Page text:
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Analysis and design of event-triggered networked control systems

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posted on 2017-12-06, 00:00 authored by Yanpeng Guan
Networked control systems (NCSs) have been receiving increasing research attention in the last decade due to their attractive advantages such as flexible installation, low cost and easy maintenance, which lead to the wide applications in industry, agriculture, aerospace, remote surgery, and so on. A fundamental property of NCSs is the introduced network channels, which are bandwidth limited. This thesis is mainly concerned with how to effectively save the limited network resources, network bandwidth and/or battery power, while some desired control performance can be maintained. For this purpose, event-triggered transmission schemes are considered for NCSs to reduce some unnecessary network transmissions. The idea of the event-triggered transmission scheme is that the current sampled data is released for transmission whenever the error between the current and the latest transmitted sampled data exceeds a pre-designed threshold. An input delay method together with sampled-data error bounds induced from event-triggered transmission schemes is employed to model the inter-event dynamics. In this thesis, the event-triggered transmission schemes are studied in linear NCSs with signal quantization, networkinduced delays, packet dropouts, respectively, followed by its application in a class of nonlinear systems represented by Takagi-Sugeno (T-S) fuzzy models.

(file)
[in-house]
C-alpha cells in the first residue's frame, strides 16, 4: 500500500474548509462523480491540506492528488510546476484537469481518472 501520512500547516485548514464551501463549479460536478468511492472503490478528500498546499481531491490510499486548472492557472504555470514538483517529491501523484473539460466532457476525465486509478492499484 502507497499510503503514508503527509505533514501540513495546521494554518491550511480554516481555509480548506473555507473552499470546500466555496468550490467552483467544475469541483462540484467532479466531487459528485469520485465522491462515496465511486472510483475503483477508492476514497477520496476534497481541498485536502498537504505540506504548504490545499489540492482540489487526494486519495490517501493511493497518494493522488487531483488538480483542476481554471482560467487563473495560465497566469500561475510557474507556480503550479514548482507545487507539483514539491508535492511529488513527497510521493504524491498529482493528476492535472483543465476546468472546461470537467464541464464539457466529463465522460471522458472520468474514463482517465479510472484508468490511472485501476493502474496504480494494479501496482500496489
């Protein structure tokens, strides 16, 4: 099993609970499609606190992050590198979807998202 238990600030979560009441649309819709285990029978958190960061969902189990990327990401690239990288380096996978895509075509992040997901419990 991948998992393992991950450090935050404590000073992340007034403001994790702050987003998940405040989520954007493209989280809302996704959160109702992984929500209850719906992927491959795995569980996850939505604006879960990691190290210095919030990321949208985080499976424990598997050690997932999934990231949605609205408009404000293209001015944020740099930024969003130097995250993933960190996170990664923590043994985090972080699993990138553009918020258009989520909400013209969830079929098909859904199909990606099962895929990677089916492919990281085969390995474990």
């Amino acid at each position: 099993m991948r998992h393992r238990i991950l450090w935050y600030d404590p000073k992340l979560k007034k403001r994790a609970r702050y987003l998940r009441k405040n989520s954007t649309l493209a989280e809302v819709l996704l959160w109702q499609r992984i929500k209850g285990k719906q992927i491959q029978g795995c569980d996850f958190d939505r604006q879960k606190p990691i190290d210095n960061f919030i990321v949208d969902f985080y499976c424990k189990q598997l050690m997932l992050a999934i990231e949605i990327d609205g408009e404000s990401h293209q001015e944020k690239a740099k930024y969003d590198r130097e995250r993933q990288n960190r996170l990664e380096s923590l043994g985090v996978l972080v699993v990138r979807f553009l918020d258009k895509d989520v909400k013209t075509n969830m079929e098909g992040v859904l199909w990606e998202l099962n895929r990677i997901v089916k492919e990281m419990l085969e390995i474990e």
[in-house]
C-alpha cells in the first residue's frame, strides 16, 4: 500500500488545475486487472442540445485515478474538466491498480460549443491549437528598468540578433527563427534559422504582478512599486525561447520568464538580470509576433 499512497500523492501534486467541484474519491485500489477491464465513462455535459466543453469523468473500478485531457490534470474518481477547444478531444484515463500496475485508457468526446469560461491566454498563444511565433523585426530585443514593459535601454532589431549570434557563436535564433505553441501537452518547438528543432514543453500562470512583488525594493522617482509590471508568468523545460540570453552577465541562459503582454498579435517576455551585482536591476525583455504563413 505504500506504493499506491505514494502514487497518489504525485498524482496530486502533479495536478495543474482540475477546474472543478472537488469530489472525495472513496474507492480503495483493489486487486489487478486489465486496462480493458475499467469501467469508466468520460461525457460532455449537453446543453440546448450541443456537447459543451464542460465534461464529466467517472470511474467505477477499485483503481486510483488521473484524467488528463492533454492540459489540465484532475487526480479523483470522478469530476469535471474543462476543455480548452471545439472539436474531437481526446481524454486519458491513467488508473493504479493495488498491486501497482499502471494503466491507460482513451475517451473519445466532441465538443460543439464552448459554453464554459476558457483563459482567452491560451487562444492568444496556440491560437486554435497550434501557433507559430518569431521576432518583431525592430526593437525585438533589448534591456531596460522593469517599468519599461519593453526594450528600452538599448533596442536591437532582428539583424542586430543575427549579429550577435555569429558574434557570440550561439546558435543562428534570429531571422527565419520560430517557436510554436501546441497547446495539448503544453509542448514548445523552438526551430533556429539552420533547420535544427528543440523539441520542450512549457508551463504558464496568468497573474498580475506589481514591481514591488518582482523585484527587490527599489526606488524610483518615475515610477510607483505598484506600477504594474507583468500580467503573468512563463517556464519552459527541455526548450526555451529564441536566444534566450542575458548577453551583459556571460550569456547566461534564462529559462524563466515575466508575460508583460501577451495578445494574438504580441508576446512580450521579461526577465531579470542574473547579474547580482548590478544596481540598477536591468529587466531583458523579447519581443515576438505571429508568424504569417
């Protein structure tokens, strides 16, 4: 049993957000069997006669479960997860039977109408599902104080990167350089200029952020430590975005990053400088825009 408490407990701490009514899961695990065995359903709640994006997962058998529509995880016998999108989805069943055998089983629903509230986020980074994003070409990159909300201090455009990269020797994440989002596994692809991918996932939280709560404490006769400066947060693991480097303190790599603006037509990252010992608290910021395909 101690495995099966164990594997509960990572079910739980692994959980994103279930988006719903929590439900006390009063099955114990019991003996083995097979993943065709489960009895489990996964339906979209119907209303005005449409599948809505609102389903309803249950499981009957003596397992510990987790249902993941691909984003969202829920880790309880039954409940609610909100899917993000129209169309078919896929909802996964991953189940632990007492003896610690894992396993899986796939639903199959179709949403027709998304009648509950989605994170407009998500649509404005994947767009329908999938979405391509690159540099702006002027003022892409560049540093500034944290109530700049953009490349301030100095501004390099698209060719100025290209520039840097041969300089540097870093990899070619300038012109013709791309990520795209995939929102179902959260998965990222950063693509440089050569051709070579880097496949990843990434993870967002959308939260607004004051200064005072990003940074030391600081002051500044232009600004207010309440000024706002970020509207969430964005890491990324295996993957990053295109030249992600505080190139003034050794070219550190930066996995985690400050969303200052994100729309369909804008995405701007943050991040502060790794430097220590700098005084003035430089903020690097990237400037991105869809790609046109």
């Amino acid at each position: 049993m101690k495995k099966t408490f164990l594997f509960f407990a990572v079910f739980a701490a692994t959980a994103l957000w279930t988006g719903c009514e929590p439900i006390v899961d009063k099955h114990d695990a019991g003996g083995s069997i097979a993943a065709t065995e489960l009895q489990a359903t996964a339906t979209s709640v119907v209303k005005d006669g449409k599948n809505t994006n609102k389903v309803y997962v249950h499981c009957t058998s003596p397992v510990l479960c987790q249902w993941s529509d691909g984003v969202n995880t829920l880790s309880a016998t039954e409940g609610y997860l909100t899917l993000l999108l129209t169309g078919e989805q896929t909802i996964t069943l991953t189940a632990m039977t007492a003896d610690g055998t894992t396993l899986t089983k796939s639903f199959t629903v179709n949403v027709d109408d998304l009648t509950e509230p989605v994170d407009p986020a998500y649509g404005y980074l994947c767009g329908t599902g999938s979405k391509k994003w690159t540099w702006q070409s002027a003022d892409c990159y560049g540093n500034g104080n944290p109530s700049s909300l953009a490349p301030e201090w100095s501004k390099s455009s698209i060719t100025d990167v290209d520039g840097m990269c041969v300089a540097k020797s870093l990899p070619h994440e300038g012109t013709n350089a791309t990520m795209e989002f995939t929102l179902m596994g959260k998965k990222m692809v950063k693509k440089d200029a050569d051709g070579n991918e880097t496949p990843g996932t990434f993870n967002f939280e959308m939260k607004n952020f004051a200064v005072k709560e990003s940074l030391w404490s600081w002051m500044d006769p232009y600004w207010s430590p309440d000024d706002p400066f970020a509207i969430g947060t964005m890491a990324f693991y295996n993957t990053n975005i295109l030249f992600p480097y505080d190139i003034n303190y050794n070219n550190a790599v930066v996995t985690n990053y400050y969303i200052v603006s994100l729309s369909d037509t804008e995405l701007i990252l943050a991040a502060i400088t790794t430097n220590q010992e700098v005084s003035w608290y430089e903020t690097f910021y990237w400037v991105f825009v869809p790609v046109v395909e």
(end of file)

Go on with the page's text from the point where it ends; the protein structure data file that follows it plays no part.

Central Queensland University

Additional Rights

I hereby grant to Central Queensland University or its agents the right to archive and to make available my thesis or dissertation in whole or in part through Central Queensland University’s Institutional Repository, ACQUIRE, in all forms of media, now or hereafter known. I retain all copyright, including the right to use future works (such as articles or books), all or part of this thesis or dissertation

Open Access

  • Yes

Era Eligible

  • No


Qing-Long Han ; Chen Peng

Thesis Type

  • Doctoral Thesis